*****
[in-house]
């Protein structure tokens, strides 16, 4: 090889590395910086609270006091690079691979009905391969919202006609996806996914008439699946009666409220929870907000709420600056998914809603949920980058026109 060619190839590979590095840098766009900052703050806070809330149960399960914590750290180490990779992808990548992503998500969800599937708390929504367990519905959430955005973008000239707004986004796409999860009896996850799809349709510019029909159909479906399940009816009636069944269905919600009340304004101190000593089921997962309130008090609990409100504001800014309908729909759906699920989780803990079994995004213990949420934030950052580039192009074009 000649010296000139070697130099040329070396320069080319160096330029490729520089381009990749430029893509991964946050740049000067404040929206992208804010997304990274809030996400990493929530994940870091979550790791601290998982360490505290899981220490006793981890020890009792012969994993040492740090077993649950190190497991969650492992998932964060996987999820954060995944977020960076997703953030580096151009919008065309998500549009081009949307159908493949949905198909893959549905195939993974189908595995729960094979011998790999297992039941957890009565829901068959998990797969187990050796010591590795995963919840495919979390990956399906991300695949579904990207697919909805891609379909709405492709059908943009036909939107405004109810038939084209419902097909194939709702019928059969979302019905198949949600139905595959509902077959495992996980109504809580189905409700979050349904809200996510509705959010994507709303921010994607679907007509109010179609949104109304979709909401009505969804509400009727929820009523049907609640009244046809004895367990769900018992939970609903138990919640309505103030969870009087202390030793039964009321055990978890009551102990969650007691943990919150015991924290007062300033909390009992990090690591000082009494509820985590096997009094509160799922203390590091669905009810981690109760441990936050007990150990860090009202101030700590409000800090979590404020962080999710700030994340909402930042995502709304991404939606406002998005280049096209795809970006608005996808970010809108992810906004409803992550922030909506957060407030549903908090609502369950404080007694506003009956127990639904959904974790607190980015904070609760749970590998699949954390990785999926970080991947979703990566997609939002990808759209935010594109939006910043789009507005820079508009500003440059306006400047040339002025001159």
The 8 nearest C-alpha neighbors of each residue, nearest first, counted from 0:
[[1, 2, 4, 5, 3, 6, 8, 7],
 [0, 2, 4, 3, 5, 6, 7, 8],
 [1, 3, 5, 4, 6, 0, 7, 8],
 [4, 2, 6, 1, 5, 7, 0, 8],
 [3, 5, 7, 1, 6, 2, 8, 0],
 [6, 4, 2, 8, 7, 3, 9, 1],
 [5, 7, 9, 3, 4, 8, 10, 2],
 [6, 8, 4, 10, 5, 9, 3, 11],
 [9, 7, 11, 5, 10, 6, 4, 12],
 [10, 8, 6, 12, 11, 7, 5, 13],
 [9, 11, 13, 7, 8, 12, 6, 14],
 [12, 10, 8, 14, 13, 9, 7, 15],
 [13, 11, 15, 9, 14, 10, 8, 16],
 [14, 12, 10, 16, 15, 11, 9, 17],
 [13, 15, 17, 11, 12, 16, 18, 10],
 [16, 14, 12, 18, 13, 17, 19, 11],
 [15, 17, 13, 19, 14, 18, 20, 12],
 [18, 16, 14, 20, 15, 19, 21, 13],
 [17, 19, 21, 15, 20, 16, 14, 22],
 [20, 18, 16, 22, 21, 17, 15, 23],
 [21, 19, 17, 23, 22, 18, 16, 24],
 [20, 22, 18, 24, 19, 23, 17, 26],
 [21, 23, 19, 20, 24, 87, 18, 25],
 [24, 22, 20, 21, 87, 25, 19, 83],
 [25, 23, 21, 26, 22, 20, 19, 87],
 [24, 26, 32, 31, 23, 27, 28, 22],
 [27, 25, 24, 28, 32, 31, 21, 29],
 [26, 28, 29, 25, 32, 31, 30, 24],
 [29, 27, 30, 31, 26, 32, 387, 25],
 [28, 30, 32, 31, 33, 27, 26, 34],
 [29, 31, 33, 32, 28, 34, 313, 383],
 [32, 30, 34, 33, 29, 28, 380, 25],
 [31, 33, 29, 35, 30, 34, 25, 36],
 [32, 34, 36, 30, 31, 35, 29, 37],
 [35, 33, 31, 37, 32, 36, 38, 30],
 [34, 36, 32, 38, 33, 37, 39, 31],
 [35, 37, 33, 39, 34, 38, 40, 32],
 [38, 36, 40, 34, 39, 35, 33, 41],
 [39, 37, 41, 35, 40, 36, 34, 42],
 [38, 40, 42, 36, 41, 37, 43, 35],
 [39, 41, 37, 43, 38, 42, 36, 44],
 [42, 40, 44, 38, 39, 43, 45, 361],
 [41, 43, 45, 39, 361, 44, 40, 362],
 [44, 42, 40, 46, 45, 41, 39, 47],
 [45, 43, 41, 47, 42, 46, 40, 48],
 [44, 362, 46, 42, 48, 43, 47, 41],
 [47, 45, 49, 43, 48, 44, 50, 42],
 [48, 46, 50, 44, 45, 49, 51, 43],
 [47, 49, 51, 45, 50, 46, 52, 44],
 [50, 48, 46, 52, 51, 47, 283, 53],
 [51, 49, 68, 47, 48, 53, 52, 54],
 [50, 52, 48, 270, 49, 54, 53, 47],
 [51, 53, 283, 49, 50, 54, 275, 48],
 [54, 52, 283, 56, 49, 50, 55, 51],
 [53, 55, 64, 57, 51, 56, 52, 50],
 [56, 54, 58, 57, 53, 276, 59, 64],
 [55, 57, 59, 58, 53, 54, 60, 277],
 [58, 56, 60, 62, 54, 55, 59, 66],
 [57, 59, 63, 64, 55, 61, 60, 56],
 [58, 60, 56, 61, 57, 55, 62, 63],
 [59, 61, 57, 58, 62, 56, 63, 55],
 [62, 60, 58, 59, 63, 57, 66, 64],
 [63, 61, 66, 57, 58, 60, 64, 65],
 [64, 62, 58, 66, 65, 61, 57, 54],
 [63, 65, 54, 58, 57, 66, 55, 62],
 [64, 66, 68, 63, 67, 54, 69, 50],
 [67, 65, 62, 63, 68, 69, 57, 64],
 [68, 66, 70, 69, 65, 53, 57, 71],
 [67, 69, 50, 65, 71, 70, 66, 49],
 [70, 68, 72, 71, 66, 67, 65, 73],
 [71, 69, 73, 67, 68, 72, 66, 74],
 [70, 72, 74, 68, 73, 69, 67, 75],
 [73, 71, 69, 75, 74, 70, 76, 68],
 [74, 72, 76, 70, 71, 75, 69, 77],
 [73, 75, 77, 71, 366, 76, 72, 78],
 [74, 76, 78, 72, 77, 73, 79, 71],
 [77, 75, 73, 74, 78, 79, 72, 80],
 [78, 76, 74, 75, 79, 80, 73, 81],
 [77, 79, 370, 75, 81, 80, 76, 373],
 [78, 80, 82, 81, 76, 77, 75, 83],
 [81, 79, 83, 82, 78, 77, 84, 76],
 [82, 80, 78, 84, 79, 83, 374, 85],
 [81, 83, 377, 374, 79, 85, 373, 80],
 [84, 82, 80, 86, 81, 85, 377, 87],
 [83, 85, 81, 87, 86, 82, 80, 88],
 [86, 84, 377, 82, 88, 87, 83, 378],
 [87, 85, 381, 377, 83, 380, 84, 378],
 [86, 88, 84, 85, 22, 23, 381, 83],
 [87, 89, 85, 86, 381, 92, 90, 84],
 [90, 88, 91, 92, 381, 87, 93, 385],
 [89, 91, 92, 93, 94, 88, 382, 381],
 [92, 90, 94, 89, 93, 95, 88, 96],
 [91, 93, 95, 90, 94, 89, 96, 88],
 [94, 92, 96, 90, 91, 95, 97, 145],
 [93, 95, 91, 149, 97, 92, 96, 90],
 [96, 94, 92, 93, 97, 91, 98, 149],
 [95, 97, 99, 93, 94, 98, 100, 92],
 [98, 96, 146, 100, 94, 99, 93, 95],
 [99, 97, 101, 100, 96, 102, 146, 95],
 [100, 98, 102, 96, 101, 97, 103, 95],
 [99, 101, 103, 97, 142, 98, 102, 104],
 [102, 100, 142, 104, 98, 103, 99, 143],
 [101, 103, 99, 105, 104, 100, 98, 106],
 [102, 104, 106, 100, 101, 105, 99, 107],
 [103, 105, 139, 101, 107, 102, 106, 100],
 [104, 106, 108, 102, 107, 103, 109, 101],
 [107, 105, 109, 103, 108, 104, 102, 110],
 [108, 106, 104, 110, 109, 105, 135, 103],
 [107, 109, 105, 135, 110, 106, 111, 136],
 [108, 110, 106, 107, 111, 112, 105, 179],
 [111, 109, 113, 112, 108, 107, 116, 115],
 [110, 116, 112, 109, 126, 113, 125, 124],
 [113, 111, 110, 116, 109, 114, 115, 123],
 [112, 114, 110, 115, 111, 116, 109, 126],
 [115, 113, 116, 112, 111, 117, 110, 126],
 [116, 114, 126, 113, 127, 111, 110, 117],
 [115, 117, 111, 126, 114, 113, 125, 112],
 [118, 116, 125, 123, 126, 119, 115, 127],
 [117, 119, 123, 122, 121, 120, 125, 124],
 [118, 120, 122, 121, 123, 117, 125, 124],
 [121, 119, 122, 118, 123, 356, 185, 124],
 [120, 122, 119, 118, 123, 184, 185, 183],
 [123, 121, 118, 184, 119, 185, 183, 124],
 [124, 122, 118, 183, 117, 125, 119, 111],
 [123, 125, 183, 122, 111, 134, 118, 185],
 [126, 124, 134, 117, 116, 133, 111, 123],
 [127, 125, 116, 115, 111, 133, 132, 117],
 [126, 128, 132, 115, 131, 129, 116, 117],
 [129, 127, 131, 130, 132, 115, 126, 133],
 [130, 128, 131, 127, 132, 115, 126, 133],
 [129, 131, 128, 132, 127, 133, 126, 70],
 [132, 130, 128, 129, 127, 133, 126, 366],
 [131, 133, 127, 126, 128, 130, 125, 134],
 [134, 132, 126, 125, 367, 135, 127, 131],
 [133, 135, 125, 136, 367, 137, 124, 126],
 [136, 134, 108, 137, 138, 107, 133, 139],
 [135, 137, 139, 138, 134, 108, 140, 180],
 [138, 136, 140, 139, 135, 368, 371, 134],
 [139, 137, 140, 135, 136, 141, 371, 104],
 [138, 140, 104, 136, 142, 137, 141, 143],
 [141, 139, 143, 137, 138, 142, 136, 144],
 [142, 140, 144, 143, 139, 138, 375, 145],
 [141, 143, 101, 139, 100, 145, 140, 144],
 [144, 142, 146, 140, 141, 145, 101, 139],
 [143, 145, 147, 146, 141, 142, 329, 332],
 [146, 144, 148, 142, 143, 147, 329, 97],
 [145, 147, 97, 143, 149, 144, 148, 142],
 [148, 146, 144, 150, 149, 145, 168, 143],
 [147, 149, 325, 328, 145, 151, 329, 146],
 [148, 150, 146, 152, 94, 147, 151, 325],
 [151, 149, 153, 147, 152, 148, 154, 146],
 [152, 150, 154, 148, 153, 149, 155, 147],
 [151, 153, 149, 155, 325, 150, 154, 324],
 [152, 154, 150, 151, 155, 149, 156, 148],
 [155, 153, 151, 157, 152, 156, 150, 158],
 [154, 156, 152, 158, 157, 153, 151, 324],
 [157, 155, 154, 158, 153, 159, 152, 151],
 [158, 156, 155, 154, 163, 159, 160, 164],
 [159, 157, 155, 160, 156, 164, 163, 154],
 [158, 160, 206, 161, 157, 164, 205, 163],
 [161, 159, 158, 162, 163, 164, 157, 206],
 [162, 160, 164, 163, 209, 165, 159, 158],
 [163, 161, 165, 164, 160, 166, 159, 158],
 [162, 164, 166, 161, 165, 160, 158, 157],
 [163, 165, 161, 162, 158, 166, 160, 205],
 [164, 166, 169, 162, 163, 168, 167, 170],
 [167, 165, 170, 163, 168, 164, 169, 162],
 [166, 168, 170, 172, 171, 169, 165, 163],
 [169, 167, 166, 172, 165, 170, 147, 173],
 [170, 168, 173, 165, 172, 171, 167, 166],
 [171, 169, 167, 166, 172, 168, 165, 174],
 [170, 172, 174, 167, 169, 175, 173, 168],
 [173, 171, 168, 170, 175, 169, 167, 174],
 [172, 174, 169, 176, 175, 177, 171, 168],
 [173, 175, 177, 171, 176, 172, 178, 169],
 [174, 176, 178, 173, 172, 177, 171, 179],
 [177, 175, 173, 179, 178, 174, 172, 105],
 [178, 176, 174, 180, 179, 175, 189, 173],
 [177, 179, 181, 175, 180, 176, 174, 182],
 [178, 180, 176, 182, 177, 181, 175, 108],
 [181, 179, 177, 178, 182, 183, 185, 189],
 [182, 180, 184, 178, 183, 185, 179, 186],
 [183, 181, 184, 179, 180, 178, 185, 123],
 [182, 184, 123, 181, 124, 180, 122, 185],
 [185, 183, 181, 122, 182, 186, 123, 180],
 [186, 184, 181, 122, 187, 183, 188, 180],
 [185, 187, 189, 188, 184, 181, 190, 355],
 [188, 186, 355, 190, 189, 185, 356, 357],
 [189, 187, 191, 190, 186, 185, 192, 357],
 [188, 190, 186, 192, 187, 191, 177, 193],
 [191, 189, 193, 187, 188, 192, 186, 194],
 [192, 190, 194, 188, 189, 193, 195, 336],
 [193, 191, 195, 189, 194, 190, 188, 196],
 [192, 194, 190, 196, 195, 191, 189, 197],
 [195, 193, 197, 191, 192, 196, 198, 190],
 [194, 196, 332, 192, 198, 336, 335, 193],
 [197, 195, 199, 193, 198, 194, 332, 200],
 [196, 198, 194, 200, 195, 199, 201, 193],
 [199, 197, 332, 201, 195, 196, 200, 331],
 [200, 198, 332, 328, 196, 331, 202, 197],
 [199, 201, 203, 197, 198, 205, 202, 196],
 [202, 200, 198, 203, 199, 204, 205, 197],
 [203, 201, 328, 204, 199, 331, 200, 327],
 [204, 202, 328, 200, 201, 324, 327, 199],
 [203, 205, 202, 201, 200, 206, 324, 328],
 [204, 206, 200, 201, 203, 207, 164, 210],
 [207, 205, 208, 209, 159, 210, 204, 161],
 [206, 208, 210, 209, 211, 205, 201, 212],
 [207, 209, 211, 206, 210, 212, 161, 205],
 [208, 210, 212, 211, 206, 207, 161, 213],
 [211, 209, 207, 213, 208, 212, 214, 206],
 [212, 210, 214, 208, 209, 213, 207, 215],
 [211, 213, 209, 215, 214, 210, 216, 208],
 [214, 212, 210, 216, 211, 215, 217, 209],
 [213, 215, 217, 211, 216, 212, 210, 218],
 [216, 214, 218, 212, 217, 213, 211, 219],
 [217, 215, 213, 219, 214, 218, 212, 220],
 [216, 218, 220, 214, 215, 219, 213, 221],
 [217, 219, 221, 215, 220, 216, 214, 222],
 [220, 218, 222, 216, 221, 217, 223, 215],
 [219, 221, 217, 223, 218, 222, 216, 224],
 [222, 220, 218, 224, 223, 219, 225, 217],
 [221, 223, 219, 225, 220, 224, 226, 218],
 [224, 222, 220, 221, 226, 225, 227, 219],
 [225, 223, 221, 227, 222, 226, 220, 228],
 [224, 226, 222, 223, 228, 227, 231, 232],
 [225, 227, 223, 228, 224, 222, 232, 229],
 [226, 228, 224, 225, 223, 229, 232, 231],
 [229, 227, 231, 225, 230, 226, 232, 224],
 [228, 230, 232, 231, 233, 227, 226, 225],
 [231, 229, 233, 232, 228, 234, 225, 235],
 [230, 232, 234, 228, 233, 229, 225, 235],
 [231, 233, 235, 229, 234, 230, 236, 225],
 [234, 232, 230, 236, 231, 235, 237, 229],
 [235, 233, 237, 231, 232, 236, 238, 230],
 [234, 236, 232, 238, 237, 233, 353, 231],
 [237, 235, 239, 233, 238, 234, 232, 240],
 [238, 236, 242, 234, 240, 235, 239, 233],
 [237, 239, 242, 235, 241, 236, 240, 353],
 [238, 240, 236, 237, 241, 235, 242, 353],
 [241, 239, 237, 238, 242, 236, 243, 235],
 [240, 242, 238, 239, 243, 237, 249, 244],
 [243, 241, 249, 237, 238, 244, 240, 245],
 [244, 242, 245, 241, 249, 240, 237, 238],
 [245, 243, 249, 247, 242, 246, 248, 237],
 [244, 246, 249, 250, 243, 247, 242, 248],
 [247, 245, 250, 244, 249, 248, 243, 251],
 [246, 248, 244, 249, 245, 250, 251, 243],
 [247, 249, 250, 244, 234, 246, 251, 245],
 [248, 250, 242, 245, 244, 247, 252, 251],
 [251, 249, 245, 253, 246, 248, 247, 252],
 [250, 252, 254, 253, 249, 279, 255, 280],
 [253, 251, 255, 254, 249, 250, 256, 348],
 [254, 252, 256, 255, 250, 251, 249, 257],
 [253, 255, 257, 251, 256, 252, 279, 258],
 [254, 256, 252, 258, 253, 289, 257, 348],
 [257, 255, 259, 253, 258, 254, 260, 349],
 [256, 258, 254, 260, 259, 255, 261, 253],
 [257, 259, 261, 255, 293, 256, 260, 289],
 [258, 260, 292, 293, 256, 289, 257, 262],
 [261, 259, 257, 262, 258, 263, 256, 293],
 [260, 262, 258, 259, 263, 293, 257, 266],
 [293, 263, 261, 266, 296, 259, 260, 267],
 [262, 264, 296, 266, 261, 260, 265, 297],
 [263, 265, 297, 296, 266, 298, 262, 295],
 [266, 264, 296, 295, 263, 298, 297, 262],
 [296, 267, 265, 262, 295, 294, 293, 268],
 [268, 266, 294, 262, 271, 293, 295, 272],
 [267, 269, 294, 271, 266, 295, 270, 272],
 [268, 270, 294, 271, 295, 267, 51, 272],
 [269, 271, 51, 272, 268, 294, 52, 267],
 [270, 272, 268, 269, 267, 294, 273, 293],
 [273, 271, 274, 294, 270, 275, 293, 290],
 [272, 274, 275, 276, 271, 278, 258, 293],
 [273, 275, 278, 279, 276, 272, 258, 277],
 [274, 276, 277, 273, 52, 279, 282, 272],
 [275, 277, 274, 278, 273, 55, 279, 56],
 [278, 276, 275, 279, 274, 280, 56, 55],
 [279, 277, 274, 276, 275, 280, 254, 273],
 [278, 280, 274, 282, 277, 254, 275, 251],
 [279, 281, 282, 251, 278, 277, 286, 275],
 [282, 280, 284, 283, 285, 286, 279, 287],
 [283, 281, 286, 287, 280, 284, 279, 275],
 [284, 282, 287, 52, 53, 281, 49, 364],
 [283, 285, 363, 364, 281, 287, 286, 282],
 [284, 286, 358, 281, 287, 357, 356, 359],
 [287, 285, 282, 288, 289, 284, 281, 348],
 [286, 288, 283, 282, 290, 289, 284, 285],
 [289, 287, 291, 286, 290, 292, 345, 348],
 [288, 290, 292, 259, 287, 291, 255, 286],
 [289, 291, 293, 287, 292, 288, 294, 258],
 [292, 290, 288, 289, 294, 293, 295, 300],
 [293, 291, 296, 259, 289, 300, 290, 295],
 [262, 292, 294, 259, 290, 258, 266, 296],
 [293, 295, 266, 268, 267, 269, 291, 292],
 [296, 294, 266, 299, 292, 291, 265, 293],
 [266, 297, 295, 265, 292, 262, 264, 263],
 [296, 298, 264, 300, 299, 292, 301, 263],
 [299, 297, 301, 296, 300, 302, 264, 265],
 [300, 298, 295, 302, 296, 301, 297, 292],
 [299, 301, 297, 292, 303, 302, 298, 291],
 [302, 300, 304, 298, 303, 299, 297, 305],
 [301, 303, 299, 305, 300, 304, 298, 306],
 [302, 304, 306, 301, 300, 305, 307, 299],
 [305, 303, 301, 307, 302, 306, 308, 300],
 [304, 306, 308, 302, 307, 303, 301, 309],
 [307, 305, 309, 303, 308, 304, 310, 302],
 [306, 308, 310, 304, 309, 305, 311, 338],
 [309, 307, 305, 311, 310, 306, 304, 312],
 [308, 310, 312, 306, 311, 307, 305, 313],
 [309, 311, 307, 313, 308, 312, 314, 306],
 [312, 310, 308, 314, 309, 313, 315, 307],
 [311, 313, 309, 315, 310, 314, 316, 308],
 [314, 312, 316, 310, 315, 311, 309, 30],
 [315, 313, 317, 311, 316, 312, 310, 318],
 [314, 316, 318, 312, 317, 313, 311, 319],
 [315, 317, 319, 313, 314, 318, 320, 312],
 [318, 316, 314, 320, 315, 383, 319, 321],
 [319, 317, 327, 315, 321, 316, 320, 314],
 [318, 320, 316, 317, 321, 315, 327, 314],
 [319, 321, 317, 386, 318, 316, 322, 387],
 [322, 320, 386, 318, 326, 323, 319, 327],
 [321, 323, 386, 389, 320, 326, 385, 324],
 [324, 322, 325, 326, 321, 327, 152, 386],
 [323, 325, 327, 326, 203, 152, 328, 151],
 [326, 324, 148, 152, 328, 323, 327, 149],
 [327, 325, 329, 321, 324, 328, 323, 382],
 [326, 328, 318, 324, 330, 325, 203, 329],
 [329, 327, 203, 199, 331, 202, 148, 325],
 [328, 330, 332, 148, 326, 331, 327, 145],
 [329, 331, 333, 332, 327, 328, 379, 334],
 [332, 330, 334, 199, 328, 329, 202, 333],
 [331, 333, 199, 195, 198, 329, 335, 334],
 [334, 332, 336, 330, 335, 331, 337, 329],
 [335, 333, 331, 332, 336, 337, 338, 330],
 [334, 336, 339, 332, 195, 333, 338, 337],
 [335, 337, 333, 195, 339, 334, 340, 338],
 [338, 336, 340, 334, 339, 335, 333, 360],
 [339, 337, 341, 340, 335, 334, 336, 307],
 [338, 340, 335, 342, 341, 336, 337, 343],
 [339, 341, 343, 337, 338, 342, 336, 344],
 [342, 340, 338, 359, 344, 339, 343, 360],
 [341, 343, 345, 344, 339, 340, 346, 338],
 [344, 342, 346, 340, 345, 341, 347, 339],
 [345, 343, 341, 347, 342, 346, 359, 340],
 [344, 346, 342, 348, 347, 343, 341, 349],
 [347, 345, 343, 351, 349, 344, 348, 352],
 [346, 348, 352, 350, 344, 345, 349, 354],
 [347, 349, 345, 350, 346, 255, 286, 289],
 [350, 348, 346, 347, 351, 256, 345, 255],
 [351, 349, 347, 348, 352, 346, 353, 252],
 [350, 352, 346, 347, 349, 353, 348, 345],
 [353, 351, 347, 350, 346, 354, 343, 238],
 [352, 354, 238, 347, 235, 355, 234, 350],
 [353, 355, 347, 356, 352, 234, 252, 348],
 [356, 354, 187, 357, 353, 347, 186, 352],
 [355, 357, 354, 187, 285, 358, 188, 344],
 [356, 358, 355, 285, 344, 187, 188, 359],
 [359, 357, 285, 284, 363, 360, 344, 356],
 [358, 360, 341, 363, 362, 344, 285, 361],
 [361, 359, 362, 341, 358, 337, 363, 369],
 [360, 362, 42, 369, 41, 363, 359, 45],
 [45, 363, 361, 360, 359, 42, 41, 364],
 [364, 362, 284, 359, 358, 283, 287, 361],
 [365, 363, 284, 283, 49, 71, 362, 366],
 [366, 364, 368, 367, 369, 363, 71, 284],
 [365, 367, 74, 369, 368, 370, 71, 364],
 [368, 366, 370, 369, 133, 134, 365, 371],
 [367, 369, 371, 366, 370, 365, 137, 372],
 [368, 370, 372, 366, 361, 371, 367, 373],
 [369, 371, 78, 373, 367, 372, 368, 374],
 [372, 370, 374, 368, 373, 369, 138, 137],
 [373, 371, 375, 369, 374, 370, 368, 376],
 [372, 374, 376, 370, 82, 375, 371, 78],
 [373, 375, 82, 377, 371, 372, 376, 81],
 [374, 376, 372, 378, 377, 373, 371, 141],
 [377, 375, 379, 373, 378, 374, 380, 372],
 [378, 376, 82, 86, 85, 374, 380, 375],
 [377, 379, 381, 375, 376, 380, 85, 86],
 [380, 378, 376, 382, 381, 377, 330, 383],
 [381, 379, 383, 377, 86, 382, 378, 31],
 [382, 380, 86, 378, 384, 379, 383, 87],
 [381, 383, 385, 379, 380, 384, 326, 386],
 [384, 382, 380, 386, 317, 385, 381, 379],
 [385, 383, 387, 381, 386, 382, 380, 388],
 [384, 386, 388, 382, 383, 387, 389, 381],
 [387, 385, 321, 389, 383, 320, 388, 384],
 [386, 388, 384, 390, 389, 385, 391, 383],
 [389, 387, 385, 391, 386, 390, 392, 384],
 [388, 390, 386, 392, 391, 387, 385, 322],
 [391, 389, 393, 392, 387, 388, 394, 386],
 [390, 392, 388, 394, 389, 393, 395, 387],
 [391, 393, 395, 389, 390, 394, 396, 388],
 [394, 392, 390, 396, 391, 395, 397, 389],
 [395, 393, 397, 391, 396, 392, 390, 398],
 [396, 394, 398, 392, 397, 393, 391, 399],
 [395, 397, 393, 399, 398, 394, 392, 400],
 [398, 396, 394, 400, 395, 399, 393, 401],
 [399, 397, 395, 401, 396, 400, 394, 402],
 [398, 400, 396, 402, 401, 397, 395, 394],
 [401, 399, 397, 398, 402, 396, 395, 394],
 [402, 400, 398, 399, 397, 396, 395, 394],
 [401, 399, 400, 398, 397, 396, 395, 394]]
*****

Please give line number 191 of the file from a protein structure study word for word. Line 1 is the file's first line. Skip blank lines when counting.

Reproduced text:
 [188, 186, 355, 190, 189, 185, 356, 357],